Since the Democratic party primaries and the lead-up to the United States election, many Americans have felt that the US healthcare system needs to change and that public options need to develop in the form of Medicare for all.
According to a 2017 study by the Organization for Economic Co-operation and Development (OECD), the average American spends $10,207 annually on health care services, and German spends $5,848. The same study reveals the US spends 17.
1% of its GDP on health, and Germany spends 11.2%.
Many Americans have been looking to the German mandatory hybrid universal healthcare system for more answers.
The German health model is developed into two options: Statutory Health Insurance (SHI) – which covers 87% of Germans, and Private Health Insurance (PHI).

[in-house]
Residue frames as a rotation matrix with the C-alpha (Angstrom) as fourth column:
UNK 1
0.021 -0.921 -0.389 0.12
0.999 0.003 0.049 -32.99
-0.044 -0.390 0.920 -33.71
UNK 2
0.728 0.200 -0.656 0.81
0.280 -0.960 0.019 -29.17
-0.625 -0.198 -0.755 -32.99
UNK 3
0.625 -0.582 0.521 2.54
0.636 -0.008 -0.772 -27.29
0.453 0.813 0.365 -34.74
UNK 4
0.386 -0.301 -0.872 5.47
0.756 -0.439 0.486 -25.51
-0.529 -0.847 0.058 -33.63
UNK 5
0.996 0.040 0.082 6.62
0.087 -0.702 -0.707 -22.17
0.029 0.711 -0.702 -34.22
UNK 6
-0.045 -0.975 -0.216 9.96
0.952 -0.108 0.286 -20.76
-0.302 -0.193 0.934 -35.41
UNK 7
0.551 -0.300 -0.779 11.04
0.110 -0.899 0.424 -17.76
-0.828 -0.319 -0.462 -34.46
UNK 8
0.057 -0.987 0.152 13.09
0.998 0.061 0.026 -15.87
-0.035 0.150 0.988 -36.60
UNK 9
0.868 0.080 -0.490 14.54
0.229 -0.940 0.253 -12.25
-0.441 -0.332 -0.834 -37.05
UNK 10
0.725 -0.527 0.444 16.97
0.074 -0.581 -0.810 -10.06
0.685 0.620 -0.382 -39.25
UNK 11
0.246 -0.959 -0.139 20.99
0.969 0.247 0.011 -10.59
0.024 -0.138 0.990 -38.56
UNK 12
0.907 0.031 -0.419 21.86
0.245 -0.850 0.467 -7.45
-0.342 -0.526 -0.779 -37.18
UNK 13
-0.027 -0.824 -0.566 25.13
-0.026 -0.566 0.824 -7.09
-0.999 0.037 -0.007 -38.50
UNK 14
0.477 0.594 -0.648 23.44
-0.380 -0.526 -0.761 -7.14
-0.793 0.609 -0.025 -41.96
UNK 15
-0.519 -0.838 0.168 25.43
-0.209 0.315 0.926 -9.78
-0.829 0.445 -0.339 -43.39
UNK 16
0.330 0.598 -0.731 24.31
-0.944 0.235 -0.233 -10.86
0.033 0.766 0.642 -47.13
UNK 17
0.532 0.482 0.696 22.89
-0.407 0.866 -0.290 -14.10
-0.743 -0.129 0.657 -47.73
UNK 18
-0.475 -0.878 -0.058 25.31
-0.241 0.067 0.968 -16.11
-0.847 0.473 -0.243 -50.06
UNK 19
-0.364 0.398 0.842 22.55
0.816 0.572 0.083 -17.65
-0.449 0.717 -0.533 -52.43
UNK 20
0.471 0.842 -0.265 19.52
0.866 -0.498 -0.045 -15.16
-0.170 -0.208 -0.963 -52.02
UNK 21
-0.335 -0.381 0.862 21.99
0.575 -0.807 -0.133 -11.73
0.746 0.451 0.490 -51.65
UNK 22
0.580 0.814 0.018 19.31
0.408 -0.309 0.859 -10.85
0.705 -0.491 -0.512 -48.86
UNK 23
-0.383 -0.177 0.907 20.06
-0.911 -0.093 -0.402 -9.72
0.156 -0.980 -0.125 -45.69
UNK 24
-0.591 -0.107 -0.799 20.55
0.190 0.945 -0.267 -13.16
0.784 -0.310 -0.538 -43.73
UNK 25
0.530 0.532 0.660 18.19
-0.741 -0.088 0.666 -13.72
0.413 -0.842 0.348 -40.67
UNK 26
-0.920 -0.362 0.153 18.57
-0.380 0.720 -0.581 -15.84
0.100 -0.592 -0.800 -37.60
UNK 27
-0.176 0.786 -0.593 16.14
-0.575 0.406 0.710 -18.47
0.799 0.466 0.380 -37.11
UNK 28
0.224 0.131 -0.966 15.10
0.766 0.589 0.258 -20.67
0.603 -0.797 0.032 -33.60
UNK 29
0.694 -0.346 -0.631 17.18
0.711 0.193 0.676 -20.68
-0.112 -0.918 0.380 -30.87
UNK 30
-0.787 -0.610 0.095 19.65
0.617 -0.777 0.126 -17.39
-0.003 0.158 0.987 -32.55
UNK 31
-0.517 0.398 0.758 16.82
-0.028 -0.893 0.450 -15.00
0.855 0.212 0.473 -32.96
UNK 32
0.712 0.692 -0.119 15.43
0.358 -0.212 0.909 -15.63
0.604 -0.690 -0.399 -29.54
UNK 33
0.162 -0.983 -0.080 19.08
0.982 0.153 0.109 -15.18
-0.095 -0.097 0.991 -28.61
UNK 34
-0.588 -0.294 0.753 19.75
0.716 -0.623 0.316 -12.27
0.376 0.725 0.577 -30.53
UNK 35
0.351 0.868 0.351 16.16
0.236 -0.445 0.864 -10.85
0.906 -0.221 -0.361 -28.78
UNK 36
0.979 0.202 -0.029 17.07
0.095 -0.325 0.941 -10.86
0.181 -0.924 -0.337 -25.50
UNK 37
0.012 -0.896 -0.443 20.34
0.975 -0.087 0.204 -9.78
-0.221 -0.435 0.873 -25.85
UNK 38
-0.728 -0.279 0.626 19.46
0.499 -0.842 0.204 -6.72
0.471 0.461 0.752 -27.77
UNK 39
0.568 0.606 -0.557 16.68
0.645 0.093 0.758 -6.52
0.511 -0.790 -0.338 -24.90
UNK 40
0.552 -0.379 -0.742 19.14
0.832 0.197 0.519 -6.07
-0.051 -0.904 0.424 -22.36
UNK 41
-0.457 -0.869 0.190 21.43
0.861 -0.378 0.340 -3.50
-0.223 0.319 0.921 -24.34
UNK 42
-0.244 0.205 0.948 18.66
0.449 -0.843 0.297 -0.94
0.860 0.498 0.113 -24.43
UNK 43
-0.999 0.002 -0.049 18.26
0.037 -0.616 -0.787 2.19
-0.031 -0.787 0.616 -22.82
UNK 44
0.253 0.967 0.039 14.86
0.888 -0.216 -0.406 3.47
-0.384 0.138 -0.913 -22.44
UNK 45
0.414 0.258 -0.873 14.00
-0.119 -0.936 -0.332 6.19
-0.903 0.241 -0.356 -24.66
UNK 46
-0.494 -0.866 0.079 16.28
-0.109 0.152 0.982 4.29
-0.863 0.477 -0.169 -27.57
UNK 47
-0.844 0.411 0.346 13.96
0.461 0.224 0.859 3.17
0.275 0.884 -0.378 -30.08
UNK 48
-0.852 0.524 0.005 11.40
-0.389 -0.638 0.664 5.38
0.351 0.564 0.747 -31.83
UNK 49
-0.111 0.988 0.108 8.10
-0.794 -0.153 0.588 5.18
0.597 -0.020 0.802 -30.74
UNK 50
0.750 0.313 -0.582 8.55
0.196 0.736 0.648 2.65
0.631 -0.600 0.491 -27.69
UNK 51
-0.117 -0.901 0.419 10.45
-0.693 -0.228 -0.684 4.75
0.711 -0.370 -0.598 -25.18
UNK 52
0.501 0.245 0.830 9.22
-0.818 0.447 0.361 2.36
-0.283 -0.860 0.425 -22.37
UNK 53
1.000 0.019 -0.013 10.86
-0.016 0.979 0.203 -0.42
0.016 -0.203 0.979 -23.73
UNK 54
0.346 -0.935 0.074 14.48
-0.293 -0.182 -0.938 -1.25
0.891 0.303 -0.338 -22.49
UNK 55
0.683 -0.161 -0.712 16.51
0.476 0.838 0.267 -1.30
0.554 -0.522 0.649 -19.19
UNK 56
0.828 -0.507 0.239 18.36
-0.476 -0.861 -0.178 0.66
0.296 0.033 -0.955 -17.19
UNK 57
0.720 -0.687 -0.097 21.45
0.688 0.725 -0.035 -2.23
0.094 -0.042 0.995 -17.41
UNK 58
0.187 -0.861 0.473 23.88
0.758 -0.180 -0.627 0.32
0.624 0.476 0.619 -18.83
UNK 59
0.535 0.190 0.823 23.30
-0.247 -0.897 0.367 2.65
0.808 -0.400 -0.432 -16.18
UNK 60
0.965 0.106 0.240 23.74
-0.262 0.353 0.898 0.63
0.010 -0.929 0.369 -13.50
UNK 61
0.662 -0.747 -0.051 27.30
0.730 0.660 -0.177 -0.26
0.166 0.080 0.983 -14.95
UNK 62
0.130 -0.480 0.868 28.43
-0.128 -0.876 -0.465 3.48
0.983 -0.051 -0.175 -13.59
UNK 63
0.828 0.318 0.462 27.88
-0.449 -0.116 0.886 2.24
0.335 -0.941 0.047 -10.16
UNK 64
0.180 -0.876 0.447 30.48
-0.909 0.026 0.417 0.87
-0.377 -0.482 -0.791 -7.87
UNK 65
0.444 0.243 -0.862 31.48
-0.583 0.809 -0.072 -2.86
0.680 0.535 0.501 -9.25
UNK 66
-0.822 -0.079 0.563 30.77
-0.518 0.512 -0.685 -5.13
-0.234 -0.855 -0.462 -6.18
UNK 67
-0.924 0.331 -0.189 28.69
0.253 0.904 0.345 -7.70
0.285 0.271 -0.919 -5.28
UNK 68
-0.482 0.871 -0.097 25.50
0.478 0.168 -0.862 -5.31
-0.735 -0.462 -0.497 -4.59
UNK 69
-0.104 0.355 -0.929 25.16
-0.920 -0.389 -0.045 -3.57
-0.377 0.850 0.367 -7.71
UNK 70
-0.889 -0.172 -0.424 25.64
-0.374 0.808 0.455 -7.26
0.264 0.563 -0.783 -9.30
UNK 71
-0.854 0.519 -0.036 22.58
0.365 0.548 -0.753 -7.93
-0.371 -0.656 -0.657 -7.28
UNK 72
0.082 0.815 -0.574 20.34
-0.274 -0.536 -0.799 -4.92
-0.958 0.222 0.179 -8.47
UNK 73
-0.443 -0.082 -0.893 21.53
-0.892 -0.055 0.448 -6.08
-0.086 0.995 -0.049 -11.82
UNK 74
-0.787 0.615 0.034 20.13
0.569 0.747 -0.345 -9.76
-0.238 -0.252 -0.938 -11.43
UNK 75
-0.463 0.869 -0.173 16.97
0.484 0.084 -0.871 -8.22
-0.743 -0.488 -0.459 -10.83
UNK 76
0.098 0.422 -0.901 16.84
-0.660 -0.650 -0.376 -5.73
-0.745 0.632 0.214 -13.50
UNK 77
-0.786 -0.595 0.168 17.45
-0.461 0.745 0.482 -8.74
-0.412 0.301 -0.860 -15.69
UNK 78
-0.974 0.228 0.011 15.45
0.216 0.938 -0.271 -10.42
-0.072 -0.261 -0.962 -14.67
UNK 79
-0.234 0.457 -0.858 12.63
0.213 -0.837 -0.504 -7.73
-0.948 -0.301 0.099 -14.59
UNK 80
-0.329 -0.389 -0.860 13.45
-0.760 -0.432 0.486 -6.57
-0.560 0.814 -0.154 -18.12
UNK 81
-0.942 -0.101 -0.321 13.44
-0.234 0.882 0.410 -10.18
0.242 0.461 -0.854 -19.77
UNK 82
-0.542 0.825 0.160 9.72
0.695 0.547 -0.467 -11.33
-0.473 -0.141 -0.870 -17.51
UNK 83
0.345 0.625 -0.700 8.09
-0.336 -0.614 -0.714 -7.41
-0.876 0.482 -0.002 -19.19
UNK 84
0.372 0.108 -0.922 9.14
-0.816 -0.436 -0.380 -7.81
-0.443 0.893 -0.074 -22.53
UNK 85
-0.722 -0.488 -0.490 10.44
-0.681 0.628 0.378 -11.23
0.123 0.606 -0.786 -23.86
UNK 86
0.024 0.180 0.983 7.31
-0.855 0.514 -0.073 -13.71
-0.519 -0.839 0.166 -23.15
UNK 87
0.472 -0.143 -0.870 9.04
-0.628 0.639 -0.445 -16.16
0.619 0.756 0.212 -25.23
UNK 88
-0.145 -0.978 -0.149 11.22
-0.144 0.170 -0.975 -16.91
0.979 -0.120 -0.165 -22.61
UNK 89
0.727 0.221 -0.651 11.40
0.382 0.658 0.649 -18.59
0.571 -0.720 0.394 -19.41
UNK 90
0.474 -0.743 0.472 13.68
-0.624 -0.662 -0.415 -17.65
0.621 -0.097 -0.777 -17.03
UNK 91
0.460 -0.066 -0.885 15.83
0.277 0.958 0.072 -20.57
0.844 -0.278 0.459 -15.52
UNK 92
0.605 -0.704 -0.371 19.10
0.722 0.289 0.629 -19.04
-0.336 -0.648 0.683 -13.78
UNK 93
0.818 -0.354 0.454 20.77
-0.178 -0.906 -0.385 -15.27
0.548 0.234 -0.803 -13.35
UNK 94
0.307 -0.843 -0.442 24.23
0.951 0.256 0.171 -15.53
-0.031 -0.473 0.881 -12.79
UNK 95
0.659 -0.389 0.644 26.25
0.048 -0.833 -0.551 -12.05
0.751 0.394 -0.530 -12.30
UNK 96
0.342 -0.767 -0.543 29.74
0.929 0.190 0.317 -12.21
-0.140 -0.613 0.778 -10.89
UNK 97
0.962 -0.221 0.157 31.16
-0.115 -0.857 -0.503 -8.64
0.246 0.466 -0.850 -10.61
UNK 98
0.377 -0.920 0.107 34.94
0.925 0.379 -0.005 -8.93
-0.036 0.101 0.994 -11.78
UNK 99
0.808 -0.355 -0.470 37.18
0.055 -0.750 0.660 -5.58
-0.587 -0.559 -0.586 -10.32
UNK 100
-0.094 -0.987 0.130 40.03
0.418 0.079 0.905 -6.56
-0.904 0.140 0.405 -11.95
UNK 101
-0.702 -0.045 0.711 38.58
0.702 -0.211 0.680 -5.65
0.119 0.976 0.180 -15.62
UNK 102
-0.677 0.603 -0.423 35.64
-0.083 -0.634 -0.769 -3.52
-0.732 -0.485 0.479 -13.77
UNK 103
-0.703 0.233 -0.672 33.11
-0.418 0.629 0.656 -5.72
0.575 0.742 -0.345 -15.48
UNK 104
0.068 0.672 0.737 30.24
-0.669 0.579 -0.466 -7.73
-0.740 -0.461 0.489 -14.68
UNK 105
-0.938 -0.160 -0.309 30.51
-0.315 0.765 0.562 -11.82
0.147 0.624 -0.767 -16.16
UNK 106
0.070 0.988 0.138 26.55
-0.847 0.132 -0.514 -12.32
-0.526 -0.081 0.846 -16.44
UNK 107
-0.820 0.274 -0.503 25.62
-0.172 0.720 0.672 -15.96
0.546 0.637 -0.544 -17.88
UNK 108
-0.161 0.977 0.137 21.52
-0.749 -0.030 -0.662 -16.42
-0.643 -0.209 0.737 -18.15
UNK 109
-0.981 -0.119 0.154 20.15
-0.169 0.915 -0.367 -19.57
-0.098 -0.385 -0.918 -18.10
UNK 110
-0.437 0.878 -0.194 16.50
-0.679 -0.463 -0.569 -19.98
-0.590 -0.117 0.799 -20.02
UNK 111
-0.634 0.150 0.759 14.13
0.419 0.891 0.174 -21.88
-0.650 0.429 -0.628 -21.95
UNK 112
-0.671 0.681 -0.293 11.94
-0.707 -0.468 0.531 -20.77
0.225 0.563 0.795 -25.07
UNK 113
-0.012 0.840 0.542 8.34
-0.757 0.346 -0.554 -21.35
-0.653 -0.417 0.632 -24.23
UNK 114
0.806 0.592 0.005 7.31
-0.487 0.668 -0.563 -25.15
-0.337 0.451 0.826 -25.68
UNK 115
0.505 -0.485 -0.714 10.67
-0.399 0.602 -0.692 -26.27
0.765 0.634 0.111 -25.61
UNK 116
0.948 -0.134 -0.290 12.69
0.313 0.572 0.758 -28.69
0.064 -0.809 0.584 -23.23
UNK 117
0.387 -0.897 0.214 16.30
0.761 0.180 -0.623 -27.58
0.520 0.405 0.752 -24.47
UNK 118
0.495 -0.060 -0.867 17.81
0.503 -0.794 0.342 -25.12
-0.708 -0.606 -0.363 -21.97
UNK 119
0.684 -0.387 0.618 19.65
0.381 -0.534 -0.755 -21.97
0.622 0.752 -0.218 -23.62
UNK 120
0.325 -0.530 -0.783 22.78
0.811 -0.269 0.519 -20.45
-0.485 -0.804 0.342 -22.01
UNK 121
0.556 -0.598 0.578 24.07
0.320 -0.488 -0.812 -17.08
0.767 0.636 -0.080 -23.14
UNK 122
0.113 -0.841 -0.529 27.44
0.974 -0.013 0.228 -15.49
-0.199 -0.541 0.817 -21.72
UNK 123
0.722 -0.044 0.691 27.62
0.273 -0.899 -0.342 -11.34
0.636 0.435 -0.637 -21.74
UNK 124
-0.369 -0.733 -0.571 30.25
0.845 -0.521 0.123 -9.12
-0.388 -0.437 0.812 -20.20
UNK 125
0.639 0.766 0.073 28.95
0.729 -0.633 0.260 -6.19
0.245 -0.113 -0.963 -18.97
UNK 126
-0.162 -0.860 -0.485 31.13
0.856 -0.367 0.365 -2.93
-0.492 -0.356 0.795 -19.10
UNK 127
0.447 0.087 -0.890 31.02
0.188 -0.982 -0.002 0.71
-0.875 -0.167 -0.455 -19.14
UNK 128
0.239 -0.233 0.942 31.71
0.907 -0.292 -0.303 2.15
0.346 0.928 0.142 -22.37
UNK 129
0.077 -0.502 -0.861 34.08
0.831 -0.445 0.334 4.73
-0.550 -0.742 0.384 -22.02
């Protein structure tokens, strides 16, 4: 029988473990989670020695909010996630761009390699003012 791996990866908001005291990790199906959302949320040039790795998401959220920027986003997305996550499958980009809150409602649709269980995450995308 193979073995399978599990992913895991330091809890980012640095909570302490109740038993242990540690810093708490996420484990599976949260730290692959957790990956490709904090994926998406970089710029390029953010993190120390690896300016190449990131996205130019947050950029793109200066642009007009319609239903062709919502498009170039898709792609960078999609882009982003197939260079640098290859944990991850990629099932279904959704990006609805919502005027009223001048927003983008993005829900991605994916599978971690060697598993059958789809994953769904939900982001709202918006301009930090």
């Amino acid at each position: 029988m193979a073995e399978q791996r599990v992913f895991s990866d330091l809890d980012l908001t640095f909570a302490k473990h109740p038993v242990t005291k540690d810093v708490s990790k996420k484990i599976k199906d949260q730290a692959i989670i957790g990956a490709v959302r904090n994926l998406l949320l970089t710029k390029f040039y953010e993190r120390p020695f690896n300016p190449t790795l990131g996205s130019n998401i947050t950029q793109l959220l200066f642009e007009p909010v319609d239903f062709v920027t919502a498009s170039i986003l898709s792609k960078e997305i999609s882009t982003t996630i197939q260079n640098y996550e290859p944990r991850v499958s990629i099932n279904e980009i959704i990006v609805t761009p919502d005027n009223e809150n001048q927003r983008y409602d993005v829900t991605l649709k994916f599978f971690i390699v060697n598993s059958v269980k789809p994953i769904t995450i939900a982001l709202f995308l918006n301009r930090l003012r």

SHI is made up of private non-profits called “sickness funds.” SHIs are funded by a price-sharing model between citizens and the German government.
The government strictly regulates standards set for SHI to avoid price gouging.
Individuals on SHI are given vouchers for healthy habits and frequent check-ups, similar to credit card perks.
Freelancers and individuals who earn above $60,000 a year can choose to go on a private health plan.
The German model prioritizes health care service access for everyone, regardless of being on a public or private option. Whether America mimics the German system or not, this principle needs to be recognized by a larger majority of Americans if the US system gets overhauled.